Kate Winslet Breaks Silence On ‘Titanic’ Door Controversy 25 Years Later & Gives Definitive Answer: Watch

Could Jack have fit on the floating debris with Rose after the Titanic sunk? Kate Winslet finally gave a straight answer about the biggest debate in film history.

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Image Credit: 20th Century Fox/Paramount/Kobal/Shutterstock

For the past 25 years, Titanic fans have questioned whether or not Jack could have fit on the floating door with Rose in the middle of the ocean after the boat sank. The debate came up during Kate Winslet‘s new interview with Joshua Horowitz, who showed the 47-year-old actress an old video of Leonardo DiCaprio, 48, being asked about the “biggest movie controversy of all time.” Leo said he had “no comment” about the debate, but Kate had much more to say about it to Josh.

Kate Winslet
Kate Winslet and Leonardo Dicaprio in ‘Titanic’ (Photo: 20th Century Fox/Paramount/Kobal/Shutterstock)

“I don’t f***ing know. That’s the answer. I don’t f***ing know,” Kate said. “One thing I can tell you. If you put two adults on a standup paddle board, it becomes immediately unstable. I actually don’t believe that we would have survived if we had both gotten on that door. It would not have been a sustainable idea.”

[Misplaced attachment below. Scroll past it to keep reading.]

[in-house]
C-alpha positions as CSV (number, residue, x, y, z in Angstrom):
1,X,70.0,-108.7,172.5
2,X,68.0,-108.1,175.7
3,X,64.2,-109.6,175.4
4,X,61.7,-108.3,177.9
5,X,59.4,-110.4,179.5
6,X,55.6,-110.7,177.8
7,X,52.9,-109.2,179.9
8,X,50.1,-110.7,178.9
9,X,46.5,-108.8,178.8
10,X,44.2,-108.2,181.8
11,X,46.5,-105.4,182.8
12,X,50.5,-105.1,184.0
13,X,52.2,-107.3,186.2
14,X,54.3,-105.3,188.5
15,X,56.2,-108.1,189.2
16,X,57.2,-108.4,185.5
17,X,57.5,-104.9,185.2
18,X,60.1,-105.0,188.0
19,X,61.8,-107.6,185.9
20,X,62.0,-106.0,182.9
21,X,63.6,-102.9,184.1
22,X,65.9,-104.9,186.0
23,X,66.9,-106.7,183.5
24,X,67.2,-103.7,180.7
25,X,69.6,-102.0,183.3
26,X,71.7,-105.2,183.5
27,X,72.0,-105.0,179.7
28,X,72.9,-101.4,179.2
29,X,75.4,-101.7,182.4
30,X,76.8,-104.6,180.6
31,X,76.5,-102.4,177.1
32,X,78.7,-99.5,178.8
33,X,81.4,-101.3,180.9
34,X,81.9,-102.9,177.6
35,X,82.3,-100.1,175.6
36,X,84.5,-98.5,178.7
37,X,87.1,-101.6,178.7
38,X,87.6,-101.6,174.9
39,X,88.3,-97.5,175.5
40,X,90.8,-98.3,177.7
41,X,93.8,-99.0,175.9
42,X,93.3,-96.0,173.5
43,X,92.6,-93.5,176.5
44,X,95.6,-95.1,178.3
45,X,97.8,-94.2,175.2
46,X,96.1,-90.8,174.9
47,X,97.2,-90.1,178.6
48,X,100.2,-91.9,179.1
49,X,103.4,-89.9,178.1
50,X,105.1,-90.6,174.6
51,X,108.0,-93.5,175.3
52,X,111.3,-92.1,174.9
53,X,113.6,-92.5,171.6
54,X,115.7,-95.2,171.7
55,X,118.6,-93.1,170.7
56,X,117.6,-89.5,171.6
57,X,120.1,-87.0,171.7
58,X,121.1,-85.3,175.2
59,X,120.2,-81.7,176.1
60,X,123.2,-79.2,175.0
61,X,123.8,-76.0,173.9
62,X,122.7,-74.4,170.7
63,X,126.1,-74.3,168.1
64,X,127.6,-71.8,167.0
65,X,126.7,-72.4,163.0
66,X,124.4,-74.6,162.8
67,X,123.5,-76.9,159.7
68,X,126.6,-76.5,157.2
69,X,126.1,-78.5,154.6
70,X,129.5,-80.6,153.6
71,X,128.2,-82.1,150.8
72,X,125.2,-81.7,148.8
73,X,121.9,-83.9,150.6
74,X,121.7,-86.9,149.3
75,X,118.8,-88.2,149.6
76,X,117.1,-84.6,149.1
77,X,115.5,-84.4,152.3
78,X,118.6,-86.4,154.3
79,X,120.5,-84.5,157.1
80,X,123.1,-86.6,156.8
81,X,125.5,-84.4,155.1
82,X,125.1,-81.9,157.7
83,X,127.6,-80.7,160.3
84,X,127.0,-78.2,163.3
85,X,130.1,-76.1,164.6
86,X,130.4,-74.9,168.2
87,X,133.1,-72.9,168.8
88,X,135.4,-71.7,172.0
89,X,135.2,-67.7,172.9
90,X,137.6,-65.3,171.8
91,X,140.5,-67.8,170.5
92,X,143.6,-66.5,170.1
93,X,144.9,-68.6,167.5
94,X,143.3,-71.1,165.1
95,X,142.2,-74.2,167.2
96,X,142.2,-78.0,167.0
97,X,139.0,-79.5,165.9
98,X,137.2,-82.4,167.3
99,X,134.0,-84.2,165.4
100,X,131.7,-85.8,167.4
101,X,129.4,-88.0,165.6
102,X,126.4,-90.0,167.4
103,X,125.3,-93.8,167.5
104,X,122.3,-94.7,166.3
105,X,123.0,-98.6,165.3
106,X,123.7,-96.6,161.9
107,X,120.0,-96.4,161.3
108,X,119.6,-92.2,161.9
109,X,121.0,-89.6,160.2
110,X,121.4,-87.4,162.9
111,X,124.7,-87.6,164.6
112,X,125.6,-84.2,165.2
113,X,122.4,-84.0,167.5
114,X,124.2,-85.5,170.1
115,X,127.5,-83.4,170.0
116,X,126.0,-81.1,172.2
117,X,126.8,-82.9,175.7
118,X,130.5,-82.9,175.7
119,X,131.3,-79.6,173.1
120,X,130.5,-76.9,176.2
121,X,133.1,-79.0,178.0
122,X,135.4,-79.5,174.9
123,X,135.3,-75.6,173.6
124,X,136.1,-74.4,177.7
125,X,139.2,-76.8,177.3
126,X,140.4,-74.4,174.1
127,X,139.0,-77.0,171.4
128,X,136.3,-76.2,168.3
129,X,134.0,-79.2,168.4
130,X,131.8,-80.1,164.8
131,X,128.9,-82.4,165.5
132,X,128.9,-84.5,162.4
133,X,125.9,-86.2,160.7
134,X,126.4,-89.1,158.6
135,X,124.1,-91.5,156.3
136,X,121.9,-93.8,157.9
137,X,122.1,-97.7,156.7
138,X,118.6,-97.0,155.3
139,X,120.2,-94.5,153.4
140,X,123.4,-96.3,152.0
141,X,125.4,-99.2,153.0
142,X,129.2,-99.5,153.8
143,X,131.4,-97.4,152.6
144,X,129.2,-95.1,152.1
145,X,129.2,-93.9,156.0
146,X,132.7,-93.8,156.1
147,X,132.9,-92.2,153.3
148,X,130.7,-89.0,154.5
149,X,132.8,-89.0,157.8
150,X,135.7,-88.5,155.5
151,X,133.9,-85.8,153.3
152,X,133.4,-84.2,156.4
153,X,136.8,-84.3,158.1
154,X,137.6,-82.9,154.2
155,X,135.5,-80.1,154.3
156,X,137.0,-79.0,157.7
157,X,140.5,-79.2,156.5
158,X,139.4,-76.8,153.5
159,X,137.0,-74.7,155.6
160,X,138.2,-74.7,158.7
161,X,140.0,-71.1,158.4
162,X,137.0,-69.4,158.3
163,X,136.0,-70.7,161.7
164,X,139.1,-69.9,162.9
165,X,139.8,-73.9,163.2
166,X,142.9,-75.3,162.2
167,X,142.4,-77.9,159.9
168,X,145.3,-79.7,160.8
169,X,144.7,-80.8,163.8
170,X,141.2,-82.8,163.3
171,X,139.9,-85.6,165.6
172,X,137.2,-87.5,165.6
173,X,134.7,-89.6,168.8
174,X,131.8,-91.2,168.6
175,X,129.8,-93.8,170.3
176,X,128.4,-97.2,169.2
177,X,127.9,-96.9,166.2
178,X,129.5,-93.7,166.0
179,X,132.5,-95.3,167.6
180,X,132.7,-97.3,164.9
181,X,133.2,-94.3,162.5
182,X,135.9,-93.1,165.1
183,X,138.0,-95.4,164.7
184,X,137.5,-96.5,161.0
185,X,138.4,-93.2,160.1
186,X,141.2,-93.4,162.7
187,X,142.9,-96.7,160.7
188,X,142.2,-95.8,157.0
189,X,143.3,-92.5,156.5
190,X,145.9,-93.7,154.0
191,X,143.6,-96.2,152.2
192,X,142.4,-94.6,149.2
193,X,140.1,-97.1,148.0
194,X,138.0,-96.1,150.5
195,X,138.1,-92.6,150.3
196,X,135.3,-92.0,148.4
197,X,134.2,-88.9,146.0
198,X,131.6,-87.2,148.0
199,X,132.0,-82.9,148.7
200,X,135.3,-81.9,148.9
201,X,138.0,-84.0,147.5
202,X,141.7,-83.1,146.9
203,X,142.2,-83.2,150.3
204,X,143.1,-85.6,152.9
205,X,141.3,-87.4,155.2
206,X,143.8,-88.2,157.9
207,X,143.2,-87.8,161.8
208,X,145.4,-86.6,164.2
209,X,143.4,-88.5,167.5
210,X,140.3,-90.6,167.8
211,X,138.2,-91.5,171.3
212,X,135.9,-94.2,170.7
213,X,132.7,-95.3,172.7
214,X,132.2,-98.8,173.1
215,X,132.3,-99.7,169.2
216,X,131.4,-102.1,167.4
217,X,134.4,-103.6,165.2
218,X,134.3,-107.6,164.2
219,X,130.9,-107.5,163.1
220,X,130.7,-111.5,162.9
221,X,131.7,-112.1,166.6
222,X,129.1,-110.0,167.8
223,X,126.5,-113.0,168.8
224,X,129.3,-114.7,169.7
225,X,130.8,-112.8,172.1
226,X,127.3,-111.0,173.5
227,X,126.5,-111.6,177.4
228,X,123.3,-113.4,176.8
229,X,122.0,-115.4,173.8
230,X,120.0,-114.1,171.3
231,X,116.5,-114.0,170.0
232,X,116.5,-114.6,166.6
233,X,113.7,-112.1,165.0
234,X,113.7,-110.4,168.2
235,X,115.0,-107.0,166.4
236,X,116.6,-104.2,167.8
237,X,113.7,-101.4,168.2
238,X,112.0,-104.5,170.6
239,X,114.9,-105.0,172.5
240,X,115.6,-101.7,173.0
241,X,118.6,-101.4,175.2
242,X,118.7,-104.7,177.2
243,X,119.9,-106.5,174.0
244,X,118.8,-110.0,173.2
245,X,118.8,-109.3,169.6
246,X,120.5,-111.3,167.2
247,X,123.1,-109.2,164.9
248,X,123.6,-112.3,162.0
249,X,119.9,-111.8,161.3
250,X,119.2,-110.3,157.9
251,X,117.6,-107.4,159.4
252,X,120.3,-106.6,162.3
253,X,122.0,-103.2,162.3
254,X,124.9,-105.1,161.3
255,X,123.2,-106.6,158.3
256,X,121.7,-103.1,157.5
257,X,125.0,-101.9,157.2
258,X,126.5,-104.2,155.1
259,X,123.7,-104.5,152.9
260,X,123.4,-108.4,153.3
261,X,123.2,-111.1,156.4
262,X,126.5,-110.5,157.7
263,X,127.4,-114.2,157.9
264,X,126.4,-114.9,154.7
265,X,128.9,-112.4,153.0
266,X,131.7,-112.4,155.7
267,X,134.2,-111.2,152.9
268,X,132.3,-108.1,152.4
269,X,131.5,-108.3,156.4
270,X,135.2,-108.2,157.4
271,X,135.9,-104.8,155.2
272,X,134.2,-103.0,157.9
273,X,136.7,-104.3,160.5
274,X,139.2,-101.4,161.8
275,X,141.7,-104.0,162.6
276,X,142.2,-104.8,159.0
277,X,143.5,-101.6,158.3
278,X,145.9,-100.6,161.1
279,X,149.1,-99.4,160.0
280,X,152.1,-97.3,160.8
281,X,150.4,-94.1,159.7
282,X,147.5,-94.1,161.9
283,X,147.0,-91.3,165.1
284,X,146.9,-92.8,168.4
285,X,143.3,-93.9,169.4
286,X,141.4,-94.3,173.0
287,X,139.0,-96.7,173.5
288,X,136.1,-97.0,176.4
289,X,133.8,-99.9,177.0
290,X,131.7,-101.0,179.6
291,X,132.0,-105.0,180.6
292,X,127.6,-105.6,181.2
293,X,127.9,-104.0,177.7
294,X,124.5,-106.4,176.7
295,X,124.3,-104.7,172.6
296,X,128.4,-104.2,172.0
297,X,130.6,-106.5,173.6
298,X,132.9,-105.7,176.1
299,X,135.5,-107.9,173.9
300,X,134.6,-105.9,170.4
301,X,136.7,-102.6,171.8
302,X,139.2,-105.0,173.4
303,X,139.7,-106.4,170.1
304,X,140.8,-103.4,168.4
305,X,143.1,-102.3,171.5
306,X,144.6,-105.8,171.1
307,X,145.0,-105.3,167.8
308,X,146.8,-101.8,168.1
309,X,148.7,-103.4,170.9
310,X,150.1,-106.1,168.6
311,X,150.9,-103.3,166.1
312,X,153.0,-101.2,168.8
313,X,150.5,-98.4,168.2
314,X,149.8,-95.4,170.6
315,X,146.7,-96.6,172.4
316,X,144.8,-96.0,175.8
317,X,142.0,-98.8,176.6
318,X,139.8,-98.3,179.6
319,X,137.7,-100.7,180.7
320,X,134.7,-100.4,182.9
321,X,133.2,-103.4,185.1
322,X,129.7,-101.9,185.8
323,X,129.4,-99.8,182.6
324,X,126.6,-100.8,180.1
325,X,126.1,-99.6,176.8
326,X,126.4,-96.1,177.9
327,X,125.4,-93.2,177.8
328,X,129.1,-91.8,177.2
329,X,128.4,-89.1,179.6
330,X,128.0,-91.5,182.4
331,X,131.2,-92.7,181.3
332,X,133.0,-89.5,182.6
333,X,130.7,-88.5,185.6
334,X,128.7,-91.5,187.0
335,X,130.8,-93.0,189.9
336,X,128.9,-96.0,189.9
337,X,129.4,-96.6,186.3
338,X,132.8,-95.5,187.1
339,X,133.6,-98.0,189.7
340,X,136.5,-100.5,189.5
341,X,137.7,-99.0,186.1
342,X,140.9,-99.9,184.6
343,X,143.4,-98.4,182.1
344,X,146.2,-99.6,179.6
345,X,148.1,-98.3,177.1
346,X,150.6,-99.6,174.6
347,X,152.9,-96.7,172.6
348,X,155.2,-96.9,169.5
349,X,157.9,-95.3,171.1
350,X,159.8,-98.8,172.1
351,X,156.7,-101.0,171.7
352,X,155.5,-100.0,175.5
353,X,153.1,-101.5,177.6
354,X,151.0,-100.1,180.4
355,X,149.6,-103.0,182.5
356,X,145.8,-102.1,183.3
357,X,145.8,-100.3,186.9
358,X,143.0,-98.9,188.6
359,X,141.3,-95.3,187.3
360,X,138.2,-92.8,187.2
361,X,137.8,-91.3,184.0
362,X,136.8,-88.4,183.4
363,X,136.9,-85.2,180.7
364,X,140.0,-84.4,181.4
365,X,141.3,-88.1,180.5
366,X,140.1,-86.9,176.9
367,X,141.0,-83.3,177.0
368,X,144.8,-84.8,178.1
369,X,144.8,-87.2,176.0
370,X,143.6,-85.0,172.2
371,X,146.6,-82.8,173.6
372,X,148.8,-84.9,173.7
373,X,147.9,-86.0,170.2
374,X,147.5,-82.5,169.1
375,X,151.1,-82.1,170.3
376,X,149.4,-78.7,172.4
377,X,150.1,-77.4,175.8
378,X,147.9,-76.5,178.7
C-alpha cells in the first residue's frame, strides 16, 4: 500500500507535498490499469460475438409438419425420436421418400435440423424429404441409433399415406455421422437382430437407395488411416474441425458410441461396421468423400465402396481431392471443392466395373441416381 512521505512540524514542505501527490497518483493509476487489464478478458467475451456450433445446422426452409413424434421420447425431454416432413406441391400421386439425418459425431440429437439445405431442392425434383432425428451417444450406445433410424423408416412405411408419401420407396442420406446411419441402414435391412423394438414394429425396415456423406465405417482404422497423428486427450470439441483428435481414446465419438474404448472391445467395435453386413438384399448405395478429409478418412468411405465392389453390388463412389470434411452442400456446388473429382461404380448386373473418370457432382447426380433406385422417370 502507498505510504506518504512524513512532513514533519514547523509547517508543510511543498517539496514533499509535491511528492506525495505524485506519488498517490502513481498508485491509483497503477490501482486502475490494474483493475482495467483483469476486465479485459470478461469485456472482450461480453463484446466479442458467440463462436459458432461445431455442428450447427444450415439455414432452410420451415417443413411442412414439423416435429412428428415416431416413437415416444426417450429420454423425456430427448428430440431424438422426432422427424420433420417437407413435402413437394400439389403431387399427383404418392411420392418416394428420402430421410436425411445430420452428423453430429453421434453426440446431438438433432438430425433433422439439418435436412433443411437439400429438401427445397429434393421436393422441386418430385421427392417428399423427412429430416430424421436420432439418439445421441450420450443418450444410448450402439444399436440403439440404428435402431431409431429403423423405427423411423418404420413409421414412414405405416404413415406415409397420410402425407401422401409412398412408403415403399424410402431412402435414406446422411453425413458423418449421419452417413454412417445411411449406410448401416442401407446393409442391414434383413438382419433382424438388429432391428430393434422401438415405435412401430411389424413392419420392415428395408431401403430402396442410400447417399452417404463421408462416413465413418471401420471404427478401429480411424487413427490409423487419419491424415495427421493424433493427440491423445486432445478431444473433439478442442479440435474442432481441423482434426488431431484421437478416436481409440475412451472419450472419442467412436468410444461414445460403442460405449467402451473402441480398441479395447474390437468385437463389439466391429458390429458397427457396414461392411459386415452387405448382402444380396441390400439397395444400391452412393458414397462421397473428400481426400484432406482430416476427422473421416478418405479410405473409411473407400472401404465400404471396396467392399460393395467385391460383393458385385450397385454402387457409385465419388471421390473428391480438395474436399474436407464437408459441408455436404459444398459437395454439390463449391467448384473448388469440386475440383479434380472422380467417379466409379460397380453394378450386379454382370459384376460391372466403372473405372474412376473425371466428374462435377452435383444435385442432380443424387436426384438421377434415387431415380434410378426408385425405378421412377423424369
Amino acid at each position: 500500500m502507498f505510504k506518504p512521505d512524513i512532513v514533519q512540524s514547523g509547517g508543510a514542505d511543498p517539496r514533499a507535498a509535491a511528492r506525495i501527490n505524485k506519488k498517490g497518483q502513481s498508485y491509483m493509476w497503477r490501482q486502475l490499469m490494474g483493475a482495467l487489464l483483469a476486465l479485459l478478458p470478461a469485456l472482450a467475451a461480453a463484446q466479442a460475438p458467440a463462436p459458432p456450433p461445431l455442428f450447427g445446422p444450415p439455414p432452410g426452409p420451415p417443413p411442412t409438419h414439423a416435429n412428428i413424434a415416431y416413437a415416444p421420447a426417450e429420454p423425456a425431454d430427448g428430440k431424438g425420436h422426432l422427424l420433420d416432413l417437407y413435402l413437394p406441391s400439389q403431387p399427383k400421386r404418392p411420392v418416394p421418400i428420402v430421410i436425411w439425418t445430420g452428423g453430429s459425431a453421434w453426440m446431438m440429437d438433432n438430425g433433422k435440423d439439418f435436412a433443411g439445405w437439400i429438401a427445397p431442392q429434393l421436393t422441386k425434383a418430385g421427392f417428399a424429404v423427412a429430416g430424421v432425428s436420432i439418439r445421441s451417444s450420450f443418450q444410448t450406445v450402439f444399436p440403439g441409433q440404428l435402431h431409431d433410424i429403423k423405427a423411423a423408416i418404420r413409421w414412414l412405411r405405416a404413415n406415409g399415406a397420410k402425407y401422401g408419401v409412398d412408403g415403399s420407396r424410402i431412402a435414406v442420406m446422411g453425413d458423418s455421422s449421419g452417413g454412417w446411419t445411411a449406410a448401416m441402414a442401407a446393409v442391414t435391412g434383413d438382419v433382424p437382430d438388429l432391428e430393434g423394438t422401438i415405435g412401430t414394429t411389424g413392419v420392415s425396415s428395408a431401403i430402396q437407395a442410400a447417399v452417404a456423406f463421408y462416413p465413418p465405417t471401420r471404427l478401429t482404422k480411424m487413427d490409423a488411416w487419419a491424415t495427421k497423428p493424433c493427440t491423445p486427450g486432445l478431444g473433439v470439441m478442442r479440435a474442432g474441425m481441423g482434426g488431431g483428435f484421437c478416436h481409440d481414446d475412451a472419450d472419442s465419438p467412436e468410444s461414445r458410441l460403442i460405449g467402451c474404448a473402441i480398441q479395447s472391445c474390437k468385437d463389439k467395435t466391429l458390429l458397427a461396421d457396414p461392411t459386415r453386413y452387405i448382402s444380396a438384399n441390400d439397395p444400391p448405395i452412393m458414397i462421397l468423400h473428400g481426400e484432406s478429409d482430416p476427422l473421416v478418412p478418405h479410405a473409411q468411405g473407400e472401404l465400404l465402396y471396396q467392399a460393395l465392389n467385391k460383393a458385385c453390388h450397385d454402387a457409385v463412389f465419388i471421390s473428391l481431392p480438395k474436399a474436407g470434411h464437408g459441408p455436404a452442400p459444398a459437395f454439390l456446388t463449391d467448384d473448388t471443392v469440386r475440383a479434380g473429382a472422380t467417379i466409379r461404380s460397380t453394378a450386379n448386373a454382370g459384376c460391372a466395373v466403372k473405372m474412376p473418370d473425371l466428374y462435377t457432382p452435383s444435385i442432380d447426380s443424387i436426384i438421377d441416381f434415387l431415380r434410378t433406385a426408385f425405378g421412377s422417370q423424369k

The Oscar winner gave a definitive answer and noted that now everyone’s “heard it here for the first time” about her opinion on the Titanic door debate. “Yes he could have fit on that door, but it would not have stayed afloat,” Kate said.

Kate Winslet
Kate Winslet and Leonardo Dicaprio in ‘Titanic’ (Photo: 20th Century Fox/Paramount/Kobal/Shutterstock)

Kate stars in the new Avatar sequel, which reunites her with Titanic director James Cameron two and a half decades later. In a recent interview with Entertainment Weekly, Kate revealed how working with James on Avatar: The Way of Water has been so different from Titanic. “You couldn’t compare the two. The two films are so different,” Kate told the outlet. “Literally, the only common thread is there’s water in both of them, but water that is there for different reasons, behaves in totally different ways. These experiences were so far apart.”

“I turned 21 on that shoot. I am now 47 years old. It’s a very, very, very long time ago,” she added of her Titanic experience. “Jim, as a director, as a person, you know, we are just both different, older, have hopefully learned a lot more in terms of how to tell stories and be creative contributors and collaborators.”

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